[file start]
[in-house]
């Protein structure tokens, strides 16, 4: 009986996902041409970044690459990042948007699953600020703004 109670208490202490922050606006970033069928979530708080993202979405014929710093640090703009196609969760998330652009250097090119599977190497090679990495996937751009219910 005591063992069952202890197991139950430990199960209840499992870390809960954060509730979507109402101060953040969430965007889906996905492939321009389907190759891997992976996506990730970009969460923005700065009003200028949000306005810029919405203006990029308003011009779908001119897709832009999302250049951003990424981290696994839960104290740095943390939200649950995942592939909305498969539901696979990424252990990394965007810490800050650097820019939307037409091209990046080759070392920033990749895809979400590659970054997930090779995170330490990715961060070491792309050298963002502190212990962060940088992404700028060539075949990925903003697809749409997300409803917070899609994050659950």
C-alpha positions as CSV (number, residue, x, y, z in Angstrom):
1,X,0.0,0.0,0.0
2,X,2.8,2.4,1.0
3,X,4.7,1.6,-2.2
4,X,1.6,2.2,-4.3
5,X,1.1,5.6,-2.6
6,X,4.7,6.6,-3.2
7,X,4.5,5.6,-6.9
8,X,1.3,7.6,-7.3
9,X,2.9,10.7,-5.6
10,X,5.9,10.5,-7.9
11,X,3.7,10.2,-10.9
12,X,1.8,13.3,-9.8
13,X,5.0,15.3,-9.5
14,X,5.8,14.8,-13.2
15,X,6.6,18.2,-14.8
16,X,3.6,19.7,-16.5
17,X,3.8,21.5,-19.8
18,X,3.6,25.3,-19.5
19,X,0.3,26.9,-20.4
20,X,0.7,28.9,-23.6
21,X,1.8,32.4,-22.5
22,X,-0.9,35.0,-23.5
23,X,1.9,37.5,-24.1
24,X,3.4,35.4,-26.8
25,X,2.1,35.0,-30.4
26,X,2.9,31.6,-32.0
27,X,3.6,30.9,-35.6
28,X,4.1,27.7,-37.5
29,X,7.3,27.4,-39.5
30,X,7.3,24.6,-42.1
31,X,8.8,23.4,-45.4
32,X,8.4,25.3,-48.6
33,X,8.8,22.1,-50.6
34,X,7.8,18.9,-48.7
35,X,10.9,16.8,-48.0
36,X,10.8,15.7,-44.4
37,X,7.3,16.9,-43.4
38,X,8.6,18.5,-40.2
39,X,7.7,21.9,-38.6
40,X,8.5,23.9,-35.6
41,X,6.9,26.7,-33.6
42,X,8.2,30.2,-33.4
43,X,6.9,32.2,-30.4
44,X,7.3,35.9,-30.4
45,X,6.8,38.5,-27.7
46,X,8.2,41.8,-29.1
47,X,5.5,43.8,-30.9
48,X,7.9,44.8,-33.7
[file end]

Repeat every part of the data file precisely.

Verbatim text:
[in-house]
């Protein structure tokens, strides 16, 4: 009986996902041409970044690459990042948007699953600020703004 109670208490202490922050606006970033069928979530708080993202979405014929710093640090703009196609969760998330652009250097090119599977190497090679990495996937751009219910 005591063992069952202890197991139950430990199960209840499992870390809960954060509730979507109402101060953040969430965007889906996905492939321009389907190759891997992976996506990730970009969460923005700065009003200028949000306005810029919405203006990029308003011009779908001119897709832009999302250049951003990424981290696994839960104290740095943390939200649950995942592939909305498969539901696979990424252990990394965007810490800050650097820019939307037409091209990046080759070392920033990749895809979400590659970054997930090779995170330490990715961060070491792309050298963002502190212990962060940088992404700028060539075949990925903003697809749409997300409803917070899609994050659950």
C-alpha positions as CSV (number, residue, x, y, z in Angstrom):
1,X,0.0,0.0,0.0
2,X,2.8,2.4,1.0
3,X,4.7,1.6,-2.2
4,X,1.6,2.2,-4.3
5,X,1.1,5.6,-2.6
6,X,4.7,6.6,-3.2
7,X,4.5,5.6,-6.9
8,X,1.3,7.6,-7.3
9,X,2.9,10.7,-5.6
10,X,5.9,10.5,-7.9
11,X,3.7,10.2,-10.9
12,X,1.8,13.3,-9.8
13,X,5.0,15.3,-9.5
14,X,5.8,14.8,-13.2
15,X,6.6,18.2,-14.8
16,X,3.6,19.7,-16.5
17,X,3.8,21.5,-19.8
18,X,3.6,25.3,-19.5
19,X,0.3,26.9,-20.4
20,X,0.7,28.9,-23.6
21,X,1.8,32.4,-22.5
22,X,-0.9,35.0,-23.5
23,X,1.9,37.5,-24.1
24,X,3.4,35.4,-26.8
25,X,2.1,35.0,-30.4
26,X,2.9,31.6,-32.0
27,X,3.6,30.9,-35.6
28,X,4.1,27.7,-37.5
29,X,7.3,27.4,-39.5
30,X,7.3,24.6,-42.1
31,X,8.8,23.4,-45.4
32,X,8.4,25.3,-48.6
33,X,8.8,22.1,-50.6
34,X,7.8,18.9,-48.7
35,X,10.9,16.8,-48.0
36,X,10.8,15.7,-44.4
37,X,7.3,16.9,-43.4
38,X,8.6,18.5,-40.2
39,X,7.7,21.9,-38.6
40,X,8.5,23.9,-35.6
41,X,6.9,26.7,-33.6
42,X,8.2,30.2,-33.4
43,X,6.9,32.2,-30.4
44,X,7.3,35.9,-30.4
45,X,6.8,38.5,-27.7
46,X,8.2,41.8,-29.1
47,X,5.5,43.8,-30.9
48,X,7.9,44.8,-33.7